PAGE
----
Even The Dogs Eat The Crumbs That Fall From Their Master’s Table.

She said, “Yes, Lord, yet even the dogs eat the crumbs that fall from their master’s table.” — Matthew 15:27.

I was reading a commentary on the story of the gentile woman who asks that Jesus heal her daughter (Matthew 15:21-28). Jesus’s response was very un christlike. “He tells her he was called to only serve “the House of Israel” and that it is not fair to take the children’s food and throw it to the dogs. Now I don’t know about you, but I read this at first to be a real slap at gentiles. Is Jesus saying his message only for a chosen few? The passage at first is very troublesome.

So I spent some time with this one, knowing that God doesn’t play favorites or say anything without a purpose. Remember right before Jesus speaks his disciples had told him to “send her away,” this gentile was bothering them by shouting, “Have mercy on me.” But Jesus doesn’t send her on her way, and he uses her to teach his disciples a lesson. For the first time it isn’t Jesus who gets the upper hand, but it is the gentile woman who tells him and his disciples that even the dogs are entitled to a few crumbs. Jesus then rewards and praises her by saying “great is your faith” and immediately heals his daughter.

I wonder what Jesus said to his disciples afterwords, did he scold them for thinking anyone is not worth of God’s grace? Matthew at least got the message because he records the incident despite the fact that the woman got the better of his master.

How often do we feel we are not worthy? How often do we judge others as not being worthy. The answer to both is probably — “too many.”

Speaking of crumbs. The commentary mentioned a Baptist minister named Will Campbell, and since at that time I was in full research mode, I looked him up. A link to his biography is here: https://en.wikipedia.org/wiki/Will_D._Campbell. In 1957, while working for the National Council of Churches, Campbell participated in two notable events of the Civil Rights Movement: he was one of four people who escorted the black students who integrated the Little Rock, Arkansas, public schools; and he was the only white person present at the founding of the Southern Christian Leadership Conference by the Rev. Martin Luther King, Jr.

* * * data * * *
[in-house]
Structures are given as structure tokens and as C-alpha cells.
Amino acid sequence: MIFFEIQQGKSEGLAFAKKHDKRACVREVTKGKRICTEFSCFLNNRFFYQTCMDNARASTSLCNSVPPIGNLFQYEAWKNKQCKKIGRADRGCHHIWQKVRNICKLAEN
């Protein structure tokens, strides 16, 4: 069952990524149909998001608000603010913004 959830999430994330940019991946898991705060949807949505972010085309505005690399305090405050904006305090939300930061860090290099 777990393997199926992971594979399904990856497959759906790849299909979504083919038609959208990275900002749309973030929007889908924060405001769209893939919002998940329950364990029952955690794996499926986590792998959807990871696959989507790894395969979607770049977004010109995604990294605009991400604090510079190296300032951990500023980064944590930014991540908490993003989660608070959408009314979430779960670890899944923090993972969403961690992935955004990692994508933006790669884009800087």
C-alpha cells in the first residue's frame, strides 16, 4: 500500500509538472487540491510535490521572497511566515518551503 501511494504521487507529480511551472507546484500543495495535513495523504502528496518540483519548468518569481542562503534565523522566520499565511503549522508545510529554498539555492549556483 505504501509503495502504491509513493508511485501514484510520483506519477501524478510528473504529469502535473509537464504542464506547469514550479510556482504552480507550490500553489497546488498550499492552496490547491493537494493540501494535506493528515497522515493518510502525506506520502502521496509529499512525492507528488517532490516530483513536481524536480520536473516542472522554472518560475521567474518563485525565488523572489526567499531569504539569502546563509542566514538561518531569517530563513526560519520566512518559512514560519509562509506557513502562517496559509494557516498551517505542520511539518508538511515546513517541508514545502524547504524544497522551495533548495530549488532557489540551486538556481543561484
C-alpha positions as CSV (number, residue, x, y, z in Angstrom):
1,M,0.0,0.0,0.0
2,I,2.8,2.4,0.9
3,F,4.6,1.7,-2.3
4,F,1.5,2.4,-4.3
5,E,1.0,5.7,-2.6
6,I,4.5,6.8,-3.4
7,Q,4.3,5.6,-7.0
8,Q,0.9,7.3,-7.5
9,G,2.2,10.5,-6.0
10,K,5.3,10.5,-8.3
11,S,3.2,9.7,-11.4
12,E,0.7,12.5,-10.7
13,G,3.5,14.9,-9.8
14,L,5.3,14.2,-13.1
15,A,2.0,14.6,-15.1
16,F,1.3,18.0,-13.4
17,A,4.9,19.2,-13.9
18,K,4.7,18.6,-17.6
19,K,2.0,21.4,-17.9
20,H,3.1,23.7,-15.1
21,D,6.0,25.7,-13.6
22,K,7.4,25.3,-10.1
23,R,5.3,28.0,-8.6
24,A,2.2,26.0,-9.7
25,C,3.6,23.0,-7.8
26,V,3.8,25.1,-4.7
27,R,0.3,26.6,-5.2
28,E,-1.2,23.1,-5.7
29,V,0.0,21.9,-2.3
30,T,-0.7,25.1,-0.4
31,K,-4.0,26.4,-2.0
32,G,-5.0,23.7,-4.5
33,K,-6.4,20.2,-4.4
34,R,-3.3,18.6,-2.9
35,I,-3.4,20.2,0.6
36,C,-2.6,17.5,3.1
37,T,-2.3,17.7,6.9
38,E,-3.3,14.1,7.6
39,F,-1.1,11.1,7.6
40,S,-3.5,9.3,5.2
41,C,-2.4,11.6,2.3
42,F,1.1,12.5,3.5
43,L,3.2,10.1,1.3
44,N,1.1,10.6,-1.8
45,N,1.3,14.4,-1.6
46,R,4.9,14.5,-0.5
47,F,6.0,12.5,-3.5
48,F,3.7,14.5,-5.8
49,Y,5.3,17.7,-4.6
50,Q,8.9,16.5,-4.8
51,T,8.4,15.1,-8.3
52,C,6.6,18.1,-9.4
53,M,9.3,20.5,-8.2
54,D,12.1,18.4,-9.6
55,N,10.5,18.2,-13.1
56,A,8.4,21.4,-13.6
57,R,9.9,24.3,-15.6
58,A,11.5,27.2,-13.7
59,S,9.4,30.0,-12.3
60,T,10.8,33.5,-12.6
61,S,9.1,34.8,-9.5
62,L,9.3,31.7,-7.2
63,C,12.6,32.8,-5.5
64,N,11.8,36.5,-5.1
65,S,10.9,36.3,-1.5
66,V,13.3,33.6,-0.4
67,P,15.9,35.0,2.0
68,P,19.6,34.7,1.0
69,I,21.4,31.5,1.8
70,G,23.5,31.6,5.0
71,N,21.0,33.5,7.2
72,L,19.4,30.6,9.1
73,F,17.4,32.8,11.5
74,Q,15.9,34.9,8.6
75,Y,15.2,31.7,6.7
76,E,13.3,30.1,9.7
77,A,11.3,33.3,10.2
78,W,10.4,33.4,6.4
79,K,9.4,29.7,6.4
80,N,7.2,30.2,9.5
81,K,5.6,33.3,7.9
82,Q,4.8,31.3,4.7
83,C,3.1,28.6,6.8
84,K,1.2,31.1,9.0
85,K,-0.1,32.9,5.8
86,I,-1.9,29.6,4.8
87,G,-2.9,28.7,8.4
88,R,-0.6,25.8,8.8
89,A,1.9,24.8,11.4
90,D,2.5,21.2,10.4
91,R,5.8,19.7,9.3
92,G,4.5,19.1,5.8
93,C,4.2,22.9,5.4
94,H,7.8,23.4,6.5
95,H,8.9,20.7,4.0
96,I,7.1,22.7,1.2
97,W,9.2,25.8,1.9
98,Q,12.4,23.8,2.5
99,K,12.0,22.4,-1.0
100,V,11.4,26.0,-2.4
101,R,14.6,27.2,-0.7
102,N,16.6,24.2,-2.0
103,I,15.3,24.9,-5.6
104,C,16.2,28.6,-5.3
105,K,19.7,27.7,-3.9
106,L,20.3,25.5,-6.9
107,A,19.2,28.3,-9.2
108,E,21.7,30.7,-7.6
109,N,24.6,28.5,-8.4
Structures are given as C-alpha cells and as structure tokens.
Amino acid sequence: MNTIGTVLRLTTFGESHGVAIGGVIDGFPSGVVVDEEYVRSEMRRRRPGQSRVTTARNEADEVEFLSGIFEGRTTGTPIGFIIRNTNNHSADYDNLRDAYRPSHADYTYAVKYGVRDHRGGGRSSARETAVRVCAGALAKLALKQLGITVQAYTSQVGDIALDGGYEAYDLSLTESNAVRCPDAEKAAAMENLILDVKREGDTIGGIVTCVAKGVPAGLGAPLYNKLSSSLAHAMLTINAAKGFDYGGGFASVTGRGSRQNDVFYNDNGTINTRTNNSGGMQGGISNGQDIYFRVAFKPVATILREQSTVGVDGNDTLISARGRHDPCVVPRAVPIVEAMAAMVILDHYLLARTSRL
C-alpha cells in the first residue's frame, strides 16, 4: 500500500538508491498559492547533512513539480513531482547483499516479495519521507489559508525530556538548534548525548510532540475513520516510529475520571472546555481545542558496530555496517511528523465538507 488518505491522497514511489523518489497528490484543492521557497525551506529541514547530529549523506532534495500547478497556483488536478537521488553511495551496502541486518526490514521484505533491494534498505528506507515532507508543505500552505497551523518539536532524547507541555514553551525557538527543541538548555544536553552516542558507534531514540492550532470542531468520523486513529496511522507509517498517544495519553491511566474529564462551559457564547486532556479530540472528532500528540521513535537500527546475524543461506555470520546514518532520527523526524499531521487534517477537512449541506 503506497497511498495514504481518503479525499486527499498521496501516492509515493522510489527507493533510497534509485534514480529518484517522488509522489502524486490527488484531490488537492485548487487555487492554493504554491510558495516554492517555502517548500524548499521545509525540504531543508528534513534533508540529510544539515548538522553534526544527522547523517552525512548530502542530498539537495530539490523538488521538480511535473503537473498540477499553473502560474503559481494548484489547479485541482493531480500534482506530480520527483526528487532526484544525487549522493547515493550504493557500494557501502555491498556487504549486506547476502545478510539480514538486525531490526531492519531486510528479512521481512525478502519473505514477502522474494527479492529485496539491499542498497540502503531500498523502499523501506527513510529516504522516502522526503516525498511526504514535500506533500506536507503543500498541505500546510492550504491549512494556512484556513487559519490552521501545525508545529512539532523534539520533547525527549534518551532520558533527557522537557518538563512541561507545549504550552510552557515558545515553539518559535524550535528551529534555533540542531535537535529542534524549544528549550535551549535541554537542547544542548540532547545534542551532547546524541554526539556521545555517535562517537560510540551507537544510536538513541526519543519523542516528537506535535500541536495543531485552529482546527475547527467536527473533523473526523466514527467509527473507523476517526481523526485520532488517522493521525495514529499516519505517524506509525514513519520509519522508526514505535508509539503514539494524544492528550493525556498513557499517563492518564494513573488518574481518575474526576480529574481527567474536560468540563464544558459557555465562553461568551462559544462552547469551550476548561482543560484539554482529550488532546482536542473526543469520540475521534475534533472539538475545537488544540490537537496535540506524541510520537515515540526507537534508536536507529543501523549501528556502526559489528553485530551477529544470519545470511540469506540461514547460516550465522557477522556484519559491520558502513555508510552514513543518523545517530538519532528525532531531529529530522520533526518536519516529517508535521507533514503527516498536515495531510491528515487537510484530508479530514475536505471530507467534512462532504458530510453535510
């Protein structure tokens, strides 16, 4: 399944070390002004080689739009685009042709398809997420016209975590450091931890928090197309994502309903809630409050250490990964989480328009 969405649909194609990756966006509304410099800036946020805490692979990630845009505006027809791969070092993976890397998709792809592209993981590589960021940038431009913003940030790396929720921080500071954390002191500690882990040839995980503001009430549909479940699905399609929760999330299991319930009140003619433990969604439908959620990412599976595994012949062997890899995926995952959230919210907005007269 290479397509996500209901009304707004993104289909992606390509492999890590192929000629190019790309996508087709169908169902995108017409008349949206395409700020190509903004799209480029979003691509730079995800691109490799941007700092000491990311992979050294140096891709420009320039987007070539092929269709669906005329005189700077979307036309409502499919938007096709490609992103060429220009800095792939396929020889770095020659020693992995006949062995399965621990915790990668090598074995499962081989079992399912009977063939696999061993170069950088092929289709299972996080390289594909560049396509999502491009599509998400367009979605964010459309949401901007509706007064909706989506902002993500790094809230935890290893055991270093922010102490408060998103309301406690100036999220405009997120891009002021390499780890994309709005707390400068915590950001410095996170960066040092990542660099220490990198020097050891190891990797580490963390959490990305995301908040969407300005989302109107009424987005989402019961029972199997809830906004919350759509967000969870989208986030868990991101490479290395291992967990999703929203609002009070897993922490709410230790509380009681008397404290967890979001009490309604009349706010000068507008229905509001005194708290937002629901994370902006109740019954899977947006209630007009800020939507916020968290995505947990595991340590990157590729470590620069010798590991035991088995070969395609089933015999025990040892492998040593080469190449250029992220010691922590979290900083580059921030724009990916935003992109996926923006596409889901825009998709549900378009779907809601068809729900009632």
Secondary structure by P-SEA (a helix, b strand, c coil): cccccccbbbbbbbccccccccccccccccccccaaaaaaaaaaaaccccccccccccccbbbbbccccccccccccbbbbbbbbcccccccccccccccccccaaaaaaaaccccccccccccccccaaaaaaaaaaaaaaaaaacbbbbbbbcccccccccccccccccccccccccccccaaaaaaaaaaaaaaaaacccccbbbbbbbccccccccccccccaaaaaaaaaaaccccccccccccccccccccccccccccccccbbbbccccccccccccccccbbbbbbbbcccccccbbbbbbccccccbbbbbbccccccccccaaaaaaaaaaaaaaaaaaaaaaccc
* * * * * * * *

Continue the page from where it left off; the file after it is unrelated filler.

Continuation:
Later in his ministry he realized he had begun to despise racial bigots and he saw how easy it was to take sides. He began to do something about it that raises the hackles of the civil rights movement. He started drinking whiskey with members of the Klan, officiated at their weddings and their funerals. He said, “God doesn’t play favorites. How can I?” I spent quite a bit of time reading about Will Campbell. One thing I found fascinating was that he was the inspiration for the famous cartoon character “Will B. Dunn” in the comic strip “Kudzu,” one of my all time favorites.

Will Campbell practiced what he preached. A lesson by example for me, and for us all.


About the author

Webb Hubbell is the former Associate Attorney General of The United States. His novels, When Men Betray, Ginger Snaps, A Game of Inches, The Eighteenth Green, and The East End are published by Beaufort Books and are available online or at your local bookstore. When Men Betray won one of the IndieFab awards for best novel in 2014. Ginger Snaps and The Eighteenth Green won the IPPY Awards Gold Medal for best suspense/thriller. His latest, “Light of Day” will be on the bookstands soon.

1 Comment +

  1. Thank you, out of all commentaries regarding this passage of scripture, you are the only one who truly gets it! Blessings to you Brother !

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